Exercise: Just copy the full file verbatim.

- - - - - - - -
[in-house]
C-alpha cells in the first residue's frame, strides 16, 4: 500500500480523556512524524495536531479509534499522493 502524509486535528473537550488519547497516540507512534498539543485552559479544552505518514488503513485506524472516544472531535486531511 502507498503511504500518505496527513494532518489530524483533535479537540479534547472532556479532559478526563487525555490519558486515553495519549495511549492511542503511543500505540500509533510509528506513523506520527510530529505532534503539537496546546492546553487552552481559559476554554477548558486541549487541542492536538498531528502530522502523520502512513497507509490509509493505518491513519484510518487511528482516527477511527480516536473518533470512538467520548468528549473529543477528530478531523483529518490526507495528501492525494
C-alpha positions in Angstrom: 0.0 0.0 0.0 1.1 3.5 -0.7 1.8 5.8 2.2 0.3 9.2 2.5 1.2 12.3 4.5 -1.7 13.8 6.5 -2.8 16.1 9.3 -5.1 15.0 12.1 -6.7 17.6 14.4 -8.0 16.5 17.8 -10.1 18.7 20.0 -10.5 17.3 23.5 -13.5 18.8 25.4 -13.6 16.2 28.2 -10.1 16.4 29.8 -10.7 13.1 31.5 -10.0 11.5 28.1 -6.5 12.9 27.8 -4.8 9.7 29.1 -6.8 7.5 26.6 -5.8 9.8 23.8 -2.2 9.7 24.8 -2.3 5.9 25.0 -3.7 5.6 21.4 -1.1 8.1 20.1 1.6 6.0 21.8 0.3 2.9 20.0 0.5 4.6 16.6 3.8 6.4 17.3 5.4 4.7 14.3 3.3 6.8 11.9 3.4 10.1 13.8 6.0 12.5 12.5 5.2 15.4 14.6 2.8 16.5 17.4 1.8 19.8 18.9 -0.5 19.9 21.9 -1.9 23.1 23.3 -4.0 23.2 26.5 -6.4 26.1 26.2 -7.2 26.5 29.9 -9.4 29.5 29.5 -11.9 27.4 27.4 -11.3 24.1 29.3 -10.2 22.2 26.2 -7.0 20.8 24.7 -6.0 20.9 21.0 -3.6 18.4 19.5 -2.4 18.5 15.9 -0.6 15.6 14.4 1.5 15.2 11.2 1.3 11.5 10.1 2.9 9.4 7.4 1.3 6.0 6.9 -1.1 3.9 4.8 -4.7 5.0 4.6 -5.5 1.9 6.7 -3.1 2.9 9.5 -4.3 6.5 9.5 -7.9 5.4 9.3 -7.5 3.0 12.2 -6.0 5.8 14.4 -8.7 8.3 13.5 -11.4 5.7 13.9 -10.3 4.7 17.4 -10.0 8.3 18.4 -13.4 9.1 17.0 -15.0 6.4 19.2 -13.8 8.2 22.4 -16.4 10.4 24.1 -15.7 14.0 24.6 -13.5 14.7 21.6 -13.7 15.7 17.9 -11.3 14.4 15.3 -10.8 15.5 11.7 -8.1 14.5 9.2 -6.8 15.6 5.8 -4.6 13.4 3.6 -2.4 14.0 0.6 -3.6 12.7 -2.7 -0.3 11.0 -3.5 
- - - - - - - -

[in-house]
C-alpha cells in the first residue's frame, strides 16, 4: 500500500480523556512524524495536531479509534499522493 502524509486535528473537550488519547497516540507512534498539543485552559479544552505518514488503513485506524472516544472531535486531511 502507498503511504500518505496527513494532518489530524483533535479537540479534547472532556479532559478526563487525555490519558486515553495519549495511549492511542503511543500505540500509533510509528506513523506520527510530529505532534503539537496546546492546553487552552481559559476554554477548558486541549487541542492536538498531528502530522502523520502512513497507509490509509493505518491513519484510518487511528482516527477511527480516536473518533470512538467520548468528549473529543477528530478531523483529518490526507495528501492525494
C-alpha positions in Angstrom: 0.0 0.0 0.0 1.1 3.5 -0.7 1.8 5.8 2.2 0.3 9.2 2.5 1.2 12.3 4.5 -1.7 13.8 6.5 -2.8 16.1 9.3 -5.1 15.0 12.1 -6.7 17.6 14.4 -8.0 16.5 17.8 -10.1 18.7 20.0 -10.5 17.3 23.5 -13.5 18.8 25.4 -13.6 16.2 28.2 -10.1 16.4 29.8 -10.7 13.1 31.5 -10.0 11.5 28.1 -6.5 12.9 27.8 -4.8 9.7 29.1 -6.8 7.5 26.6 -5.8 9.8 23.8 -2.2 9.7 24.8 -2.3 5.9 25.0 -3.7 5.6 21.4 -1.1 8.1 20.1 1.6 6.0 21.8 0.3 2.9 20.0 0.5 4.6 16.6 3.8 6.4 17.3 5.4 4.7 14.3 3.3 6.8 11.9 3.4 10.1 13.8 6.0 12.5 12.5 5.2 15.4 14.6 2.8 16.5 17.4 1.8 19.8 18.9 -0.5 19.9 21.9 -1.9 23.1 23.3 -4.0 23.2 26.5 -6.4 26.1 26.2 -7.2 26.5 29.9 -9.4 29.5 29.5 -11.9 27.4 27.4 -11.3 24.1 29.3 -10.2 22.2 26.2 -7.0 20.8 24.7 -6.0 20.9 21.0 -3.6 18.4 19.5 -2.4 18.5 15.9 -0.6 15.6 14.4 1.5 15.2 11.2 1.3 11.5 10.1 2.9 9.4 7.4 1.3 6.0 6.9 -1.1 3.9 4.8 -4.7 5.0 4.6 -5.5 1.9 6.7 -3.1 2.9 9.5 -4.3 6.5 9.5 -7.9 5.4 9.3 -7.5 3.0 12.2 -6.0 5.8 14.4 -8.7 8.3 13.5 -11.4 5.7 13.9 -10.3 4.7 17.4 -10.0 8.3 18.4 -13.4 9.1 17.0 -15.0 6.4 19.2 -13.8 8.2 22.4 -16.4 10.4 24.1 -15.7 14.0 24.6 -13.5 14.7 21.6 -13.7 15.7 17.9 -11.3 14.4 15.3 -10.8 15.5 11.7 -8.1 14.5 9.2 -6.8 15.6 5.8 -4.6 13.4 3.6 -2.4 14.0 0.6 -3.6 12.7 -2.7 -0.3 11.0 -3.5 